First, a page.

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Will California Legalize Marijuana in 2012


The Public Policy Institute of California recently released a full breakdown of the 2010 election results. As expected, there was quite a bit of analysis dealing with Proposition 19. Feel free to click the link above and check it out for yourself; there are 37 pages of solid info. But for those of you that just want the highlights (probably why you’re looking at blogs right?), here are what I thought were the most interesting parts:

“Of the nine propositions on the November statewide ballot, Proposition 19–the unsuccessful measure to legalize marijuana–attracted the most interest among voters, and those who voted against it felt more strongly about the outcome than those who voted yes. These are among the key findings of a post-election survey released today by the Public Policy Institute of California (PPIC) with support from The James Irvine Foundation.

In the PPIC survey of 2,003 voters who reported participating in the election, 38 percent say they were most interested in Proposition 19, followed by 16 percent who name Proposition 23, the measure to suspend the state’s air pollution law (AB 32).”

“Proposition 19 lost by 6 points (47% yes, 53% no). Republicans (73%), Latinos (60%), whites (53%), women (58%), and older voters (58% ages 35 and older) voted no. Majorities of Democrats (56%) and independents (55%) voted yes, as did voters ages 18—34 (62%). Most voters say the outcome of the vote was very important (35%) or somewhat important (35%) to them. Just 18 percent of those who voted yes call the outcome very important, while 51 percent of those who voted no feel the same way.

Asked the open-ended question of why they voted for or against the measure, the top reason given by those voting yes is that it would have allowed marijuana to be taxed (29%). The next most frequently cited reasons: marijuana use is a personal issue or not a big deal (12%) and passage would have freed the police/courts to do other things (11%) or would have led to less crime and drug violence (10%). The top reasons given by those who voted against the measure are that drugs should be illegal (33%) and legalization is not good for the state (12%).

But on the general issue of legalization voters are more evenly divided than the vote on Proposition 19 indicates. When voters are asked more generally about whether they think marijuana should be made legal or not, 49 percent are in favor and 49 percent are opposed. Among those who voted no on the ballot measure, 11 percent favor legalization in general.”

“Proposition 19, which would have legalized marijuana in California and allowed it to be regulated and taxed, failed by 6 points (47% yes, 53% no). Partisan differences are clear, with majorities of Democrats (56%) and independents (55%) voting yes, and 73 percent of Republicans voting no. There are also differences across ideological groups, with seven in 10 liberals (69%) supporting the measure, and three in four conservatives (74%) opposing it. Moderates were divided (48% yes, 52% no). Voters ages 18 to 34 are far more likely than older voters to have voted yes. Majorities of Latinos (60%) and whites (53%) report voting no, as do a solid majority of women (58%). Men were divided (50% yes, 50% no).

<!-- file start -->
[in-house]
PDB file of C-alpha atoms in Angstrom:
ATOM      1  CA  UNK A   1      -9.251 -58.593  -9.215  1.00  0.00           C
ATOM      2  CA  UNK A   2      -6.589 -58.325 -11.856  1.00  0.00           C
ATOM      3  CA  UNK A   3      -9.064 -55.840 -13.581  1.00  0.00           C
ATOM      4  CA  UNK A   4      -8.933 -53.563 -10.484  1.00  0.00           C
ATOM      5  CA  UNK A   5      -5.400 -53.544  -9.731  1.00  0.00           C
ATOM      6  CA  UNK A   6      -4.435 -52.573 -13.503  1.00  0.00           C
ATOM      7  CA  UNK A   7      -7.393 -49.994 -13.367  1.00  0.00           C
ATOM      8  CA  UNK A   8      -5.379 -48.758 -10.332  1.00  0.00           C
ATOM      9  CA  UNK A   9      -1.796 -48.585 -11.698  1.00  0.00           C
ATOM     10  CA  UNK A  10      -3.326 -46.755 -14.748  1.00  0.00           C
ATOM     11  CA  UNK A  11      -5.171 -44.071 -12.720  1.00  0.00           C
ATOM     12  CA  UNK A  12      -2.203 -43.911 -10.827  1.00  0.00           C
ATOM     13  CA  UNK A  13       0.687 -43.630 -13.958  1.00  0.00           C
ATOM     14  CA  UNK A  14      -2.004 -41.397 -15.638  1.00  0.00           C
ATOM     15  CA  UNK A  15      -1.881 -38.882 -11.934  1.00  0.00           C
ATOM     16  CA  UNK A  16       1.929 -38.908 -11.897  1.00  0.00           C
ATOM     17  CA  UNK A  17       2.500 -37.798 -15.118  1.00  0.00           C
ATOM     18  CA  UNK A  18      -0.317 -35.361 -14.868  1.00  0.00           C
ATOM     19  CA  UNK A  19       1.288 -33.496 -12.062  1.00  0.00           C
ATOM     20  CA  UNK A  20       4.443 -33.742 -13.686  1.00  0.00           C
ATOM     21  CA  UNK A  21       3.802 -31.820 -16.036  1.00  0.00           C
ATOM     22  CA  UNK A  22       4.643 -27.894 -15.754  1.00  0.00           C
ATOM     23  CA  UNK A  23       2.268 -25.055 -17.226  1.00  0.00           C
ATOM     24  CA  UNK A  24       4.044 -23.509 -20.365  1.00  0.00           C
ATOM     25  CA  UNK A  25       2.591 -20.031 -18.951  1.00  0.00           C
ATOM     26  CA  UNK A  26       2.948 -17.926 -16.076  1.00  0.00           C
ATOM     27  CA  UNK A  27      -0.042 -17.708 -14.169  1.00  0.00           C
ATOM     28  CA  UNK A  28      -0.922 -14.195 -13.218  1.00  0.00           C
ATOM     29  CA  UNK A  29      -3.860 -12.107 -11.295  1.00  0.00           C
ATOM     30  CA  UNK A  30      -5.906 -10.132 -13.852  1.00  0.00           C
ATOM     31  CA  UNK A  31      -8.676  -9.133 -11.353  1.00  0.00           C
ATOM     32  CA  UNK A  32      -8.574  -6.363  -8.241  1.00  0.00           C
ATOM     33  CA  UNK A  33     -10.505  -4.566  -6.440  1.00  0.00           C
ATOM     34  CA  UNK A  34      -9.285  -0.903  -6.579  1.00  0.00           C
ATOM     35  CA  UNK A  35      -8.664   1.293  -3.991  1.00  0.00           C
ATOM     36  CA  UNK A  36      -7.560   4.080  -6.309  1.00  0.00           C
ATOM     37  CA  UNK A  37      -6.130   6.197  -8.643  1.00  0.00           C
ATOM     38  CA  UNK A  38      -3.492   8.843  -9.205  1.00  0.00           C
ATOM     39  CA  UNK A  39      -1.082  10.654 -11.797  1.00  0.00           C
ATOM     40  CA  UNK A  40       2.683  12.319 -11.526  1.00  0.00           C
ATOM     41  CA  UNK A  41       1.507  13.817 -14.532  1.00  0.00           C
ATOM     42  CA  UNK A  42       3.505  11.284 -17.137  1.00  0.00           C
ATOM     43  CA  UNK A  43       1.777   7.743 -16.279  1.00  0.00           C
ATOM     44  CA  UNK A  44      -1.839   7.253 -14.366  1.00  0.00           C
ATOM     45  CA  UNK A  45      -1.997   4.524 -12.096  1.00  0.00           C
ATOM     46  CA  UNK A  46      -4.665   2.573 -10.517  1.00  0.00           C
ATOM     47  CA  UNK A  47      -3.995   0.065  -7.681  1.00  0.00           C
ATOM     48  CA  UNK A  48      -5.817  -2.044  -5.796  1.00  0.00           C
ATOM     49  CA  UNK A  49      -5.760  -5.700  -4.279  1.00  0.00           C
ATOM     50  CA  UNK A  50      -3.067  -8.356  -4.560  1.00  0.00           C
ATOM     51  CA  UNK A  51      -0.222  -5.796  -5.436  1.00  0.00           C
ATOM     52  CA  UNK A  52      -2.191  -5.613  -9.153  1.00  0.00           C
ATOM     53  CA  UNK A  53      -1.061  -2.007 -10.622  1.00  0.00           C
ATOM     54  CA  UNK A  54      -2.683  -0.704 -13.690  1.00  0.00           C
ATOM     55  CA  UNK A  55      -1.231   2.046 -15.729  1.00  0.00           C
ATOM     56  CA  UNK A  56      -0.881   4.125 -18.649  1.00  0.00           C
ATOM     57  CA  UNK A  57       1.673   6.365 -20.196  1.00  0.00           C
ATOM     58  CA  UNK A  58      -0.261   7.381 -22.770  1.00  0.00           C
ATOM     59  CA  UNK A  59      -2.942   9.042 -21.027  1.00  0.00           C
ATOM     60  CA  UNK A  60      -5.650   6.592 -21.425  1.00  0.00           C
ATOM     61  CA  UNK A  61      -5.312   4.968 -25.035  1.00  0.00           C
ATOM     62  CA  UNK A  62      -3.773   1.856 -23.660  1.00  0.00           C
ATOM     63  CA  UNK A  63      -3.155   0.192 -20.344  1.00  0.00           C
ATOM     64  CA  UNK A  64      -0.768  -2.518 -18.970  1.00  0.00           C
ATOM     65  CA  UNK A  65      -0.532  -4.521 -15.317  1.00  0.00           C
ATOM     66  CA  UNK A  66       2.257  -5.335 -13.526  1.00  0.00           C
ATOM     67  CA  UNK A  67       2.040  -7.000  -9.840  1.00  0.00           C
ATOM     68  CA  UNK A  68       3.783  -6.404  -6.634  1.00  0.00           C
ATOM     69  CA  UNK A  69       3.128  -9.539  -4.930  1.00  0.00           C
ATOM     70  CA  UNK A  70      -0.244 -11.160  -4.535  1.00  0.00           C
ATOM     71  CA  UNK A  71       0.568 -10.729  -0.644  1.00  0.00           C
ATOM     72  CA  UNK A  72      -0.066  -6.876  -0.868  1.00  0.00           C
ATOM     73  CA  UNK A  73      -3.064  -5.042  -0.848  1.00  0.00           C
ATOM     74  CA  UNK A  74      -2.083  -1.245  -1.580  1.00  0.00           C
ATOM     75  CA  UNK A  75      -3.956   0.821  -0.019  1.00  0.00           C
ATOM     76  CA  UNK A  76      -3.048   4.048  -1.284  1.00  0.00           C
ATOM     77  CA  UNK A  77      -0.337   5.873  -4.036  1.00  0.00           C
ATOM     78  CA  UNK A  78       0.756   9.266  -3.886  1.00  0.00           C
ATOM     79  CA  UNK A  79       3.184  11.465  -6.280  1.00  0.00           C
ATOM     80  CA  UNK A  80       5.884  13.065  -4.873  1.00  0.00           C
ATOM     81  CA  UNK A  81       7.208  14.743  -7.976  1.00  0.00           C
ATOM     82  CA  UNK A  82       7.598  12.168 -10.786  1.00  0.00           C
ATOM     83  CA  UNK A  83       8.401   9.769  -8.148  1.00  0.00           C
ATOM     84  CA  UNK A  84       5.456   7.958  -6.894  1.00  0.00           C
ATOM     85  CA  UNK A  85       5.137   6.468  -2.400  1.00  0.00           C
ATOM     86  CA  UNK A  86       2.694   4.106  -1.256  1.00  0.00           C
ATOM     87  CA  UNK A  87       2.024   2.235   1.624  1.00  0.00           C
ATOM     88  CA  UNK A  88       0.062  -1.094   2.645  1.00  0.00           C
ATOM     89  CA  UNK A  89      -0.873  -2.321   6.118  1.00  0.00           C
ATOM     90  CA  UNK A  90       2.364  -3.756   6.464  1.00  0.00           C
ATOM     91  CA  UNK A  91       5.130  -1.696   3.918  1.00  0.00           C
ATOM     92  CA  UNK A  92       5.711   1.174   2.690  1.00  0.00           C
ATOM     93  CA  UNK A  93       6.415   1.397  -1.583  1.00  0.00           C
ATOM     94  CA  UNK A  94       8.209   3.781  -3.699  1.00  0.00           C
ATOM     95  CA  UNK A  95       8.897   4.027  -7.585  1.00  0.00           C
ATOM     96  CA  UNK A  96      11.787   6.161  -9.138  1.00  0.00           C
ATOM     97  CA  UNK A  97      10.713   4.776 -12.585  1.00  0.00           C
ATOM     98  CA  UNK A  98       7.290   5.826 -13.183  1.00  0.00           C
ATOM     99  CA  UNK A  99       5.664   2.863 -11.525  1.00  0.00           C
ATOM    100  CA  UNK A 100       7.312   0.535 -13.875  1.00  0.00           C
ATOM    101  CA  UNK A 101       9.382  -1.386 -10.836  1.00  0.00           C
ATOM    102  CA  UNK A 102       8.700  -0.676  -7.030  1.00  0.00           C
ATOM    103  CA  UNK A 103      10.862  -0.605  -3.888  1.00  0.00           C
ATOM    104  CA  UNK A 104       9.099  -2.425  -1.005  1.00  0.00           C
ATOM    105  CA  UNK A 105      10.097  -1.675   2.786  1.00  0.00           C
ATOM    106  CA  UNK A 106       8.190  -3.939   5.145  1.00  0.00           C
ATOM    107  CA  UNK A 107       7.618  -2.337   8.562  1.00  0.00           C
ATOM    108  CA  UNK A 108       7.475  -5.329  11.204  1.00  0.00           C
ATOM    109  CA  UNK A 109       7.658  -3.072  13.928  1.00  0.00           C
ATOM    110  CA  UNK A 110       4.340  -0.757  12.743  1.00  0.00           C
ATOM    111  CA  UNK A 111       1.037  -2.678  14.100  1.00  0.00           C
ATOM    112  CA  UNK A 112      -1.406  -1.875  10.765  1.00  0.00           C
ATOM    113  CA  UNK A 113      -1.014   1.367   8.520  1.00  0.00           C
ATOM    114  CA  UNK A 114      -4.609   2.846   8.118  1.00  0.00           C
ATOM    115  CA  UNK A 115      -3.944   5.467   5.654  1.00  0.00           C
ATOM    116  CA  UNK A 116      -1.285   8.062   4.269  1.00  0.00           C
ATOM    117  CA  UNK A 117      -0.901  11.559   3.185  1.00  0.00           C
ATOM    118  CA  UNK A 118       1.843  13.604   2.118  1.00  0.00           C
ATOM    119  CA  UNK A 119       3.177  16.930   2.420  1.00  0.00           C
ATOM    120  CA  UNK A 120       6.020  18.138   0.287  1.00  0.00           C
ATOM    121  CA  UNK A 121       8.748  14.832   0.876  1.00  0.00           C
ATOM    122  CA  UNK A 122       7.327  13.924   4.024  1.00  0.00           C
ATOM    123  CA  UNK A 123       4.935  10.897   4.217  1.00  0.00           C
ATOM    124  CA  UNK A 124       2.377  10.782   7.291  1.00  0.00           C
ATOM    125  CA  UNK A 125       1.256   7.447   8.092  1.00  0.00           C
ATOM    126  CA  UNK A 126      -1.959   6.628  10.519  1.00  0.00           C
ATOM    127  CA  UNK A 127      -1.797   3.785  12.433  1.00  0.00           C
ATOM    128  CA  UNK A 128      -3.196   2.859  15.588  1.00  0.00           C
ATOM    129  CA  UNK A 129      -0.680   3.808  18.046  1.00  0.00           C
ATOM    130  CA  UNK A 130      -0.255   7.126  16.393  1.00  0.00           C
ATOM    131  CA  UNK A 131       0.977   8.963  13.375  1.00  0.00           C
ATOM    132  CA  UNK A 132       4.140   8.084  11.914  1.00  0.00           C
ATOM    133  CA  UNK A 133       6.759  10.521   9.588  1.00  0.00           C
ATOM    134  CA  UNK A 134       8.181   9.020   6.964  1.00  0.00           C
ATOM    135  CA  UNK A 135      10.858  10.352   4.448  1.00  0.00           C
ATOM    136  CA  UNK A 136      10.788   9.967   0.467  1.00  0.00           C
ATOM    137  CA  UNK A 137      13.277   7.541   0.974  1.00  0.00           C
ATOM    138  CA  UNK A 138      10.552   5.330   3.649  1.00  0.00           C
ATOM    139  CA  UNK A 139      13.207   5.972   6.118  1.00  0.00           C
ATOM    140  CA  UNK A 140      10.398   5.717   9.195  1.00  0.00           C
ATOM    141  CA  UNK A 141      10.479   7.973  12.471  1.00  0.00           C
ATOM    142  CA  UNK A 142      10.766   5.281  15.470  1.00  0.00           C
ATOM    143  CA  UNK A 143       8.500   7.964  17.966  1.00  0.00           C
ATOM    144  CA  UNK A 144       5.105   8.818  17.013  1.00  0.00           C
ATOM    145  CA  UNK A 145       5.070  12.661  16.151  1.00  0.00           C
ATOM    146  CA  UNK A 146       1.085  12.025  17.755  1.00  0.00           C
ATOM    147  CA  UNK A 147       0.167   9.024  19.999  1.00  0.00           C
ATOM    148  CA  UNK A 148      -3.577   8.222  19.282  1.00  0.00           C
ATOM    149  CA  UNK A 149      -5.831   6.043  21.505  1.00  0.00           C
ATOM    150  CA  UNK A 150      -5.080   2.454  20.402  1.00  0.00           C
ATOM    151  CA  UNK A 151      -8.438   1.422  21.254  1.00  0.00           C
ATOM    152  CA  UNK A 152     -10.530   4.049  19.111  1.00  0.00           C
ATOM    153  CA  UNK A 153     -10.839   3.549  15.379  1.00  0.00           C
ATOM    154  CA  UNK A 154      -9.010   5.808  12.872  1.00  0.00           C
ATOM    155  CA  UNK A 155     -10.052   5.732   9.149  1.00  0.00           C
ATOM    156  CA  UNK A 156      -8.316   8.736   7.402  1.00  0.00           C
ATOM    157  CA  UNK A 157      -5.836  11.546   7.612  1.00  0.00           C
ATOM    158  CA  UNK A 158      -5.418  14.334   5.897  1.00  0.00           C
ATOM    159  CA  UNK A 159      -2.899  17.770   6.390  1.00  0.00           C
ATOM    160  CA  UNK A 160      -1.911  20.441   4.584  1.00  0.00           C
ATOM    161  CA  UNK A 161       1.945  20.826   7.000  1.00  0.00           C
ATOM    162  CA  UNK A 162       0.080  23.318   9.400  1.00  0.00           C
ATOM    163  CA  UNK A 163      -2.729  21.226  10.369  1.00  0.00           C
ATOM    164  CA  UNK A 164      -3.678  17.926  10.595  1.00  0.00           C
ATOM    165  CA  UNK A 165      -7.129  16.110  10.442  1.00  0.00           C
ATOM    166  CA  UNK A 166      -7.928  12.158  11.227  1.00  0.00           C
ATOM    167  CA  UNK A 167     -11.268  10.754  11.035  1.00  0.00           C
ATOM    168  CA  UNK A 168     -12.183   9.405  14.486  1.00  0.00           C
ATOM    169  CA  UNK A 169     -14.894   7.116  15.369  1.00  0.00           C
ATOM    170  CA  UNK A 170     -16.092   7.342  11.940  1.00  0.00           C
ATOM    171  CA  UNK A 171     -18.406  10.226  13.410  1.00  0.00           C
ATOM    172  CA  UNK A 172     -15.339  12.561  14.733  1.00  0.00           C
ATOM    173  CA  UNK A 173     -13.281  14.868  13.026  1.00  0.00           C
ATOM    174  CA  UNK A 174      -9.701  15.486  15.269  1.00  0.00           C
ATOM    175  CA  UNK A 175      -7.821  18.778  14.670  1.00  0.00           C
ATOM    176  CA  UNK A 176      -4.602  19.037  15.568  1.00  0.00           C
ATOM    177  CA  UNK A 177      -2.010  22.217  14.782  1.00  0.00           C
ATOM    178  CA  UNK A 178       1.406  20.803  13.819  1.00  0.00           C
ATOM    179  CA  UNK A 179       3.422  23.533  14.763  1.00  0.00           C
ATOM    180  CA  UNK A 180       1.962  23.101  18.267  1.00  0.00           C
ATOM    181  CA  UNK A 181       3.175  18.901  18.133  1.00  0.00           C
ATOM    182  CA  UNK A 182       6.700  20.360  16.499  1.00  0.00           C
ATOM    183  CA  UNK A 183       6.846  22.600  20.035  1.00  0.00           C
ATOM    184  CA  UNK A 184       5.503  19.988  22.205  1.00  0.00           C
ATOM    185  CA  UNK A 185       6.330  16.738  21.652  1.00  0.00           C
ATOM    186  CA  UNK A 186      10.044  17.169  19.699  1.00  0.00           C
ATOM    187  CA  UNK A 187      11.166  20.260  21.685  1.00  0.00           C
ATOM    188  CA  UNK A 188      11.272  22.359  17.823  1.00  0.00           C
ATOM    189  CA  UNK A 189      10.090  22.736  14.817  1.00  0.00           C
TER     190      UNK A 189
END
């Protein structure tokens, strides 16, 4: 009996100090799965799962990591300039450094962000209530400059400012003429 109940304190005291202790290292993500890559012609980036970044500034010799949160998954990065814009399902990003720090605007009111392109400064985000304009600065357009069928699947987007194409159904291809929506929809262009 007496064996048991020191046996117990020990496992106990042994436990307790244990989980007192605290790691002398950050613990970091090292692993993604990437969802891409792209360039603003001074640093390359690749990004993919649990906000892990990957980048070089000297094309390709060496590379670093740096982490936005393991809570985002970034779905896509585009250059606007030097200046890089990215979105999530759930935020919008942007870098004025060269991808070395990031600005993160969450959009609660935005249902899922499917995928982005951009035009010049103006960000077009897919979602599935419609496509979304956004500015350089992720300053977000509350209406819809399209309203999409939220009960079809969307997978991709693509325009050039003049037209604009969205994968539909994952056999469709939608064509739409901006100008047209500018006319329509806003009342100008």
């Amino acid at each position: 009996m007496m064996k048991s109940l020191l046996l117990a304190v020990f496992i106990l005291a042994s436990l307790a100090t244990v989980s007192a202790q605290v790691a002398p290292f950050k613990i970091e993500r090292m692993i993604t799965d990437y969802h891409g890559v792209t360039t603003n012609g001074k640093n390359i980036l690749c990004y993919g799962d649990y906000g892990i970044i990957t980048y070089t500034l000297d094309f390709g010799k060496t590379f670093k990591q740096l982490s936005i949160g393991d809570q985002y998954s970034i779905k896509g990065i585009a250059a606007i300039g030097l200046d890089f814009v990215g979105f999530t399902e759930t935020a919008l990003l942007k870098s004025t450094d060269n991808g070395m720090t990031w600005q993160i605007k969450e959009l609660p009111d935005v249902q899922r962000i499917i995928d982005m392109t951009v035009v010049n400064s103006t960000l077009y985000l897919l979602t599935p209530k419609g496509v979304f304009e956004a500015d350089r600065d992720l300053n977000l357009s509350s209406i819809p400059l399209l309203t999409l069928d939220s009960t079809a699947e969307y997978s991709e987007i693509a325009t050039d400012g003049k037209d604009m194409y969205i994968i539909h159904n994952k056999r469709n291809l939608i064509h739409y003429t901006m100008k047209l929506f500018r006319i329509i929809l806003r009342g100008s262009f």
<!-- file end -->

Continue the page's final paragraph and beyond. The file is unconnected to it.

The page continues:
The top reason given for voting yes on the measure, in an open-ended question, is that it would have allowed for the taxation of marijuana (29%). Yes-voters also say that marijuana use is a personal issue or not a big deal (12%), that it would have freed up the police/courts to do other things (11%), or that it would lead to less crime and drug violence (10%). Among no-voters, the top reasons given for opposition are that drugs should be illegal (33%), and that legalization is not good for the state (12%). Fewer cite child safety (8%), the potential conflict with federal law (7%), or that the initiative was poorly written (7%).”

“Seven in 10 voters say the outcome of the vote on Proposition 19 was very (35%) or somewhat (35%) important. No-voters are far more likely than yes-voters to consider the outcome very important (51% to 18%). Republicans (44%) are much more likely than Democrats (32%) or independents (27%) to say very important. Latinos (45%) are much more likely than whites (33%) to hold this view and the percentage saying very important decreases with education and income and is similar across age groups.”

“When asked more generally about whether they think marijuana should be legal or not, voters are divided (49% legal, 49% illegal). Similar to the vote on Proposition 19, Democrats (59%) and independents (57%) favor legalization, while most Republicans (69%) oppose it. Most Latinos (59%) think marijuana should not be legal, while whites are divided (50% legal, 47% illegal). Half of men favor legalization (52% legal, 45% illegal), while half of women say marijuana should be illegal (45% legal, 52% illegal). Similar to the vote on Proposition 19, voters age 18—34 (65%) favor legalization, while older voters prefer keeping it illegal. Among no-voters on Proposition 19, 11 percent favor legalization in general.”